I felt withdrawal symptoms Saturday; it happens every once in a while.  And I have a new patch on and I took some back up morphine.  My chest is an angry red rash….maybe from the patches, maybe from one of the essential oils.  Or maybe just the tumors which riddle my chest (and everywhere else). Who knows?  I’m not sure I care.  But I talked to my pain doc’s nurse and she suggested I change the brand so I called the pharmacy and requested they do that.

I have this fear is that if I take matters into my own hands regarding ending my life I will be forced to come back to Earth and repeat another physically challenging life.  That scares the beans out of me.  I drive myself crazy thinking about the existence of G-d, telling myself that not so long ago people though the Earth was flat, then they thought it was the center of the Universe and when it was proven otherwise, people were burned at the stake or locked away in an asylum for speaking that truth.  So are we clinging to one last fantasy?  The one that has been drilled into our heads since who knows when?  Letting go of it doesn’t seem possible or even imaginable for some, me included though I give it a lot of thought.

I’ve had a lot of unexplainable things happen in my life, including spontaneous memories about living and dying in the Holocaust.   One major one came out of the blue and was very powerful.  And if that were true, why was I was then thrown into this life of hell almost immediately after?    I am so grateful my father is out of pain.  And I do feel his spirit.  At least I tell myself that’s what I’m feeling. I keep having these “dad moment memories” that make me smile or bring a tear to my eye.  When I was a kid, our house was in front of this large swamp and beyond that, a railroad track.  When my dad came in my room to say goodnight, you could often hear the whistles blowing from the train.  My dad would tell me it was ‘the bad guys leaving town”.

I love watching documentaries on the Cosmos, but I ask myself, once we find the answers to everything, what will become of faith?  Think about it.  For instance, if you were taking a course in something, and you knew every word in every book and every answer to every question prior to taking the class, why take it?   What joy would there be in it if there was nothing to learn?  And what joy would there be in being alive if there were no more energetic arguments?  Of course, no more wars would be nice.  Boiled down, they are always and forever about religion.  Not faith…religion.

Parts of our consciousness survive the body, is what I think.  If matter cannot be created or destroyed, it only makes sense that part of the soul does survive.  And maybe that’s all that is happening after death.  Some part of our being refusing to let go.  Clinging to the life we just left.  Ha!  I assure you, I will not be clinging to this life.

So if the body gives me nothing but pain, what the heck am I still hanging around for?  This is beyond exhausting.   I wish I could figure out a way to get my body to respond to this agony as if it were pleasurable.   I’d be in ecstasy all the time!  Would not need any painkillers…how ironic….addicts take it thinking it will be ecstasy, those of us that need it feel nothing but anguish, something the ecstasy- seekers eventually discover.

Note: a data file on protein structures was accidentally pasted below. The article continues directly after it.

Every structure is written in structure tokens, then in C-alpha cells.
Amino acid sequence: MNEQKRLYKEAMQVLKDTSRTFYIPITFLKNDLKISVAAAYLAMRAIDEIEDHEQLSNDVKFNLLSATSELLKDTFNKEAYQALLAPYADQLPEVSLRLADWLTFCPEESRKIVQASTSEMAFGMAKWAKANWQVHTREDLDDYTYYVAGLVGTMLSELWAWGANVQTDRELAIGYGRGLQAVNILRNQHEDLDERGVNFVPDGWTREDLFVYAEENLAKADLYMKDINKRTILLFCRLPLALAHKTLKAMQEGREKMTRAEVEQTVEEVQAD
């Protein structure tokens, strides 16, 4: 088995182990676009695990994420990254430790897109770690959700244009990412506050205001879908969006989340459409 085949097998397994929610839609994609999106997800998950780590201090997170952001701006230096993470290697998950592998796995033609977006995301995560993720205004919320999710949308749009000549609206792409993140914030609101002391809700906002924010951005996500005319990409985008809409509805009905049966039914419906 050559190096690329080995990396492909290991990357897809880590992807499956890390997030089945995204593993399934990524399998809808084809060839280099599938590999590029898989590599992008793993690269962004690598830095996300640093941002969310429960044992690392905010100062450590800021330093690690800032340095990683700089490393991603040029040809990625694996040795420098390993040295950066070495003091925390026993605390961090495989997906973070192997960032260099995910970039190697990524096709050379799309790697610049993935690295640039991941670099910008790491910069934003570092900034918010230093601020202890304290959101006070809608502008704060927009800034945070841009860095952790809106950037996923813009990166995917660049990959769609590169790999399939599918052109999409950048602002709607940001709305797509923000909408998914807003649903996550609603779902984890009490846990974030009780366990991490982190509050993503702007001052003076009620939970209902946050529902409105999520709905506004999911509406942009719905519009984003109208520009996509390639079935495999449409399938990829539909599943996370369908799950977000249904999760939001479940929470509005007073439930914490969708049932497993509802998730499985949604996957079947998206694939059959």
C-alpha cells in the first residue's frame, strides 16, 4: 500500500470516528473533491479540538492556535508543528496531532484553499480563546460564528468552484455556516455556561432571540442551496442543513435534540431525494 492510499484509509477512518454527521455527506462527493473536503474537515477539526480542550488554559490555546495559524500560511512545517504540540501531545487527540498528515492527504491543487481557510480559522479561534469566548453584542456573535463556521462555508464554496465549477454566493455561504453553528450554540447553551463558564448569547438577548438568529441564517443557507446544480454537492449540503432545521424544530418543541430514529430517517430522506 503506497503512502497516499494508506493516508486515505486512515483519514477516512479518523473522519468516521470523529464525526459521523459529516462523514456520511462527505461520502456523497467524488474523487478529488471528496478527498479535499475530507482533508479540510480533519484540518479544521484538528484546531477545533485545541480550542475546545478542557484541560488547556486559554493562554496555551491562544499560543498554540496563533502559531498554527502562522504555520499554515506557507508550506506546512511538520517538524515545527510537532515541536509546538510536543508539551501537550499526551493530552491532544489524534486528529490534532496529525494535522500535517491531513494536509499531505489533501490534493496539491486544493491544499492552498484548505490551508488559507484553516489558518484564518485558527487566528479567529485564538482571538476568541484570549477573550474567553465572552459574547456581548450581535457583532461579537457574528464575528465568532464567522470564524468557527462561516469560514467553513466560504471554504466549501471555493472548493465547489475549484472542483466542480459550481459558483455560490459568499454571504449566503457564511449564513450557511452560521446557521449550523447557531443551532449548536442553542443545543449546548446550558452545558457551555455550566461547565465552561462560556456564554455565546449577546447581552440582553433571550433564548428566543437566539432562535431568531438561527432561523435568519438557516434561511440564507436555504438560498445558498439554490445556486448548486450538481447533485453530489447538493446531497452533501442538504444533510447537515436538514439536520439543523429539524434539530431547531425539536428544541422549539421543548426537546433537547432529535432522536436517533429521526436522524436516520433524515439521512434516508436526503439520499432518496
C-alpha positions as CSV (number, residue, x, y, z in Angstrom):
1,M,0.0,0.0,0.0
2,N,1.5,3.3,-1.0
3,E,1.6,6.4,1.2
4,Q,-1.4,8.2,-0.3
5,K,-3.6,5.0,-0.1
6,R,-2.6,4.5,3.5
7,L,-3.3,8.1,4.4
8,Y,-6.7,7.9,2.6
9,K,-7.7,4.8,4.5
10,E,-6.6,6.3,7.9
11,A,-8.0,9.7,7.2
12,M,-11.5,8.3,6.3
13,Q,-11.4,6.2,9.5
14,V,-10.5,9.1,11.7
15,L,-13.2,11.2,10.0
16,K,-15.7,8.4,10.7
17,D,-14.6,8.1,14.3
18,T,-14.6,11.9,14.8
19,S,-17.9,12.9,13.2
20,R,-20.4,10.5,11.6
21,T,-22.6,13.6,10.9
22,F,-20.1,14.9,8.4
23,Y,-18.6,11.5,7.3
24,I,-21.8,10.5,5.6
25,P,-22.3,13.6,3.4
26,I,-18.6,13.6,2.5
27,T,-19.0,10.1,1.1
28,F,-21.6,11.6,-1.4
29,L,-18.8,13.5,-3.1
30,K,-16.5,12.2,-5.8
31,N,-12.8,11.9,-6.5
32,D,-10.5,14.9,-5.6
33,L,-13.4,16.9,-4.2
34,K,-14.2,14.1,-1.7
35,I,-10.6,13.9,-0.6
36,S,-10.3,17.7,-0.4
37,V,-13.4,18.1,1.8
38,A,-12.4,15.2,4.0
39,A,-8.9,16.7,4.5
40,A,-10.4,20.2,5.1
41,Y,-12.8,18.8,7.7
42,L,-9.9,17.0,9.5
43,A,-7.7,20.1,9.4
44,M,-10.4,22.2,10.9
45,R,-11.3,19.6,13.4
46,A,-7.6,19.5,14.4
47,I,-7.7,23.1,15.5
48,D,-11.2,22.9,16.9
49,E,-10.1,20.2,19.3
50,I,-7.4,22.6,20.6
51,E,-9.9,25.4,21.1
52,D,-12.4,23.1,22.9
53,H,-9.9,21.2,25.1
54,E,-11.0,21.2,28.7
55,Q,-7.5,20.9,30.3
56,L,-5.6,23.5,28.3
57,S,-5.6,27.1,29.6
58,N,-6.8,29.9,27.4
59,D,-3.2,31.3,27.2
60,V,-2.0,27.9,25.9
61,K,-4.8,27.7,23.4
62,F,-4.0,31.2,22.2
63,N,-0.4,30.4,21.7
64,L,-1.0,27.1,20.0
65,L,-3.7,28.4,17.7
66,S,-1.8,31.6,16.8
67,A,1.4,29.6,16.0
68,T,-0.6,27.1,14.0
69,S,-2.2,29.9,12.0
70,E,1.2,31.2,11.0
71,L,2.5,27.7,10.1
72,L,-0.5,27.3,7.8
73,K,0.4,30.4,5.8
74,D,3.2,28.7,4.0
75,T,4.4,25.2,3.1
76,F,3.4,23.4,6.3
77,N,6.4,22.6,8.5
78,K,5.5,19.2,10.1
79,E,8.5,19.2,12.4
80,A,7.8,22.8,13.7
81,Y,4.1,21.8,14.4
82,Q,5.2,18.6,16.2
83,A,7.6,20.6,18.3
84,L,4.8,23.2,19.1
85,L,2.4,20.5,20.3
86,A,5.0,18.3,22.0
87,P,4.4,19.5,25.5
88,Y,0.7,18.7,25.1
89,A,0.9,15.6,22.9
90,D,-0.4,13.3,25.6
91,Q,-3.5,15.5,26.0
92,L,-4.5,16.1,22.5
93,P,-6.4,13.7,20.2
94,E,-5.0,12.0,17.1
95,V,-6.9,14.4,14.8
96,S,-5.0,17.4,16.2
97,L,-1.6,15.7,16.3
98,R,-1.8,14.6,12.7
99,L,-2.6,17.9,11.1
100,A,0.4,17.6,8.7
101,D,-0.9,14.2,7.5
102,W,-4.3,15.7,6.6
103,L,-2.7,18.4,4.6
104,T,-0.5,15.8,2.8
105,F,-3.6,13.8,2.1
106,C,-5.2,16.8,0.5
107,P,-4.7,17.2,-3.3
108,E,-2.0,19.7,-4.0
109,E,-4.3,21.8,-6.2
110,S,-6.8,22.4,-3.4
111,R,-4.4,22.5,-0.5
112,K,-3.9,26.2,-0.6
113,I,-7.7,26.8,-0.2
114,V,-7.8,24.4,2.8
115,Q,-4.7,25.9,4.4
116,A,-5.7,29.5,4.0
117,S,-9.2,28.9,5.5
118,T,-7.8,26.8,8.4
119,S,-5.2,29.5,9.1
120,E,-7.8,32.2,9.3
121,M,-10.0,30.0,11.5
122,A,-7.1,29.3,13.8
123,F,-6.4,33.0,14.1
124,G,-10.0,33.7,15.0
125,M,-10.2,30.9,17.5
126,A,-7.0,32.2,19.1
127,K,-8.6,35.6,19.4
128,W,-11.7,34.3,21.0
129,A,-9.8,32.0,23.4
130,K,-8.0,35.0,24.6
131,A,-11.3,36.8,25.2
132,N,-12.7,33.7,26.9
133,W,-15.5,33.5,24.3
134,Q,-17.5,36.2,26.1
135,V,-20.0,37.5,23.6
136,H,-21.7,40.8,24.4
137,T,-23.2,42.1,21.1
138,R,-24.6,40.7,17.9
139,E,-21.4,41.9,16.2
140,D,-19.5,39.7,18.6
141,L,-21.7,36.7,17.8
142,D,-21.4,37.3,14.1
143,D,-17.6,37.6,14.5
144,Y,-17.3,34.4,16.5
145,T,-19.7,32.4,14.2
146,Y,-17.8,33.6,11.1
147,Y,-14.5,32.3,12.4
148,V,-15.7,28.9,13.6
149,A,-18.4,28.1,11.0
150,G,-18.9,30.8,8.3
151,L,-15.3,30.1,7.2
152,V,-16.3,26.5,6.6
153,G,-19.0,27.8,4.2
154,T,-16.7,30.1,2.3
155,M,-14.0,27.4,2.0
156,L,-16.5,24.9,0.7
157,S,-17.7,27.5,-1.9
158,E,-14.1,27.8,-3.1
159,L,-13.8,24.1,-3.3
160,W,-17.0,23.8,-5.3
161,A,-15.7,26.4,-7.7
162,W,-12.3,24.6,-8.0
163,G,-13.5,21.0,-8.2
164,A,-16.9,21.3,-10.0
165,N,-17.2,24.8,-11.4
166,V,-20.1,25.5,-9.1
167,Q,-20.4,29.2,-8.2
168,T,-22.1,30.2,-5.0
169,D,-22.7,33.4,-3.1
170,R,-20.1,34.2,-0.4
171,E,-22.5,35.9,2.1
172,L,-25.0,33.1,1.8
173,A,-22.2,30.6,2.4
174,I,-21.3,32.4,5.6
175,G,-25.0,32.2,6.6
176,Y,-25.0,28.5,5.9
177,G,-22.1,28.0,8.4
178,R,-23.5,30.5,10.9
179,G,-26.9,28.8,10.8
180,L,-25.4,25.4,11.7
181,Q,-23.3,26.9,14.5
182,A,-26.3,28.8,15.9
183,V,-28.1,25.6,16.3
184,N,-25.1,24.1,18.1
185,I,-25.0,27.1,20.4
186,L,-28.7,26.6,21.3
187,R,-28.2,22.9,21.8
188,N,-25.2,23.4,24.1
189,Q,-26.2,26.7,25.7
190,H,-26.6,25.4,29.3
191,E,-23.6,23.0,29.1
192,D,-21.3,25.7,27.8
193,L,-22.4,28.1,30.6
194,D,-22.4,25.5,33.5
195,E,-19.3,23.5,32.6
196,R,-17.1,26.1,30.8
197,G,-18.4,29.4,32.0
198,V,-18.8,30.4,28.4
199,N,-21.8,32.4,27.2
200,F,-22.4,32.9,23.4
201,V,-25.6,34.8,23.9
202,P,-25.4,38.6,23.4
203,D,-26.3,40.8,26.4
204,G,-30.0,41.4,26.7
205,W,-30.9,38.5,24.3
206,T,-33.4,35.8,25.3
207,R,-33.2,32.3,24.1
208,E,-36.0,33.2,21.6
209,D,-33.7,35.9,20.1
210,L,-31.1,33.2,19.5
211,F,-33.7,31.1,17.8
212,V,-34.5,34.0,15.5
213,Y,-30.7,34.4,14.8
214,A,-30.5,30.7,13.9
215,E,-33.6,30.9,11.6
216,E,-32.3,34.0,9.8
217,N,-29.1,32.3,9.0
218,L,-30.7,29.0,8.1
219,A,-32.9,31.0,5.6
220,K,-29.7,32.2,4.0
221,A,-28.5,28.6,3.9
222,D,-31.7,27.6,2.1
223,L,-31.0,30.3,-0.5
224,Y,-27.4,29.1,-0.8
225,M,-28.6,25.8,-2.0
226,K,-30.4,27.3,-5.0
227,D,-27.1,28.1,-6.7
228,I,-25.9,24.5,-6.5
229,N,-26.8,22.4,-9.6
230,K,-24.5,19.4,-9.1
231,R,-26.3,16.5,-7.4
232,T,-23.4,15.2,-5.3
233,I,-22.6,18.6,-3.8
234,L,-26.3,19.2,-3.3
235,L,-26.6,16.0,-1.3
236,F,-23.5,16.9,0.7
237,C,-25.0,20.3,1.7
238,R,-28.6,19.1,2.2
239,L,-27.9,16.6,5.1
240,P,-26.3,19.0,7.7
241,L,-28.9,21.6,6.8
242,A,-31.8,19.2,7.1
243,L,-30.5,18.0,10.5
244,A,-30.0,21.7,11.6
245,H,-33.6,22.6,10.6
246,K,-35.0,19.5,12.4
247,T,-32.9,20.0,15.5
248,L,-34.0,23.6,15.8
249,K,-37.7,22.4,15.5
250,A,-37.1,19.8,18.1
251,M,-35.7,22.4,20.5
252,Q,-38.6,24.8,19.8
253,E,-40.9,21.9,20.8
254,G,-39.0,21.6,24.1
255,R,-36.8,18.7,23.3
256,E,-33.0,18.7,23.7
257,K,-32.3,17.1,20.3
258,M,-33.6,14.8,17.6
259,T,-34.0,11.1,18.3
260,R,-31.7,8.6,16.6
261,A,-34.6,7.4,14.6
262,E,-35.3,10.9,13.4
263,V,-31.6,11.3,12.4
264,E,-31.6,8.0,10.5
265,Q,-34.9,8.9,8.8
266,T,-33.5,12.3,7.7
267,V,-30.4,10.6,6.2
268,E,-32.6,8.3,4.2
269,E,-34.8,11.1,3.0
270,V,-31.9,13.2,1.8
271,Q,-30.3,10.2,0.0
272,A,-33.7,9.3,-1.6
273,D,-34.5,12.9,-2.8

My dad didn’t read my blog much when he was alive; he told me it made him sad.  I told him to stop reading it.  But now he probably knows what’s in it.  Sorry dad.  Same advice.  Don’t read it.

Tuesday, September 9, 2014

MRI Results

I finally got a call from my doctor about the MRI I had 11 days ago.   I am always amazed at the answer, because the symptoms are always worsening.  But he said there was “no major” changes and nothing in the brain in the way of tumors.  But a friend of mine whose daughter has NF and a lot of the same issues I have, told me her daughter's pain doctor told her that even though the tumors might not grow, when they sit on the nerve sheath for years on end they eat away at the sheath itself, thus causing increased pain when the tumors touch the nerve.  Good to know!

It was frustrating because I know I wasn’t in the MRI anywhere near as long as they said I would be so it makes me wonder.  I questioned him about it, asking if he was sure they got it all.  He was.  He also said the ones in my leg may be operable, and a doctor at another clinic (but still with the UWMC) will be calling me to set up an appointment.  Of course, he is not sure whether or not removing the ones that are hurting so bad will actually help with the pain.  My other leg hurts too, but I am not sure they imaged that.

I am exhausted, depressed and still grieving, of course.  And I’m not sure if the news makes me feel better or worse.

I just watched this movie on the life of Stephen Hawking.  Talk about your fighters.  It was amazing and made me feel petty and small about my constant complaints regarding my challenges.  I’m in constant pain, it’s true.  Little helps relieve it, that’s true too.  But I can walk and talk….though driving is coming to an end, I think.  I’m not in a wheelchair, I don’t need nursing care and I can type on my computer.  Still, it’s hard not to gripe.  Something I need to work on.

Do I want to put myself through a surgery that may or may not help with the pain?  I guess I need to talk with the surgeon first.  I’m scared.  I’m always scared.  And living in fear of what might happen is no way to live.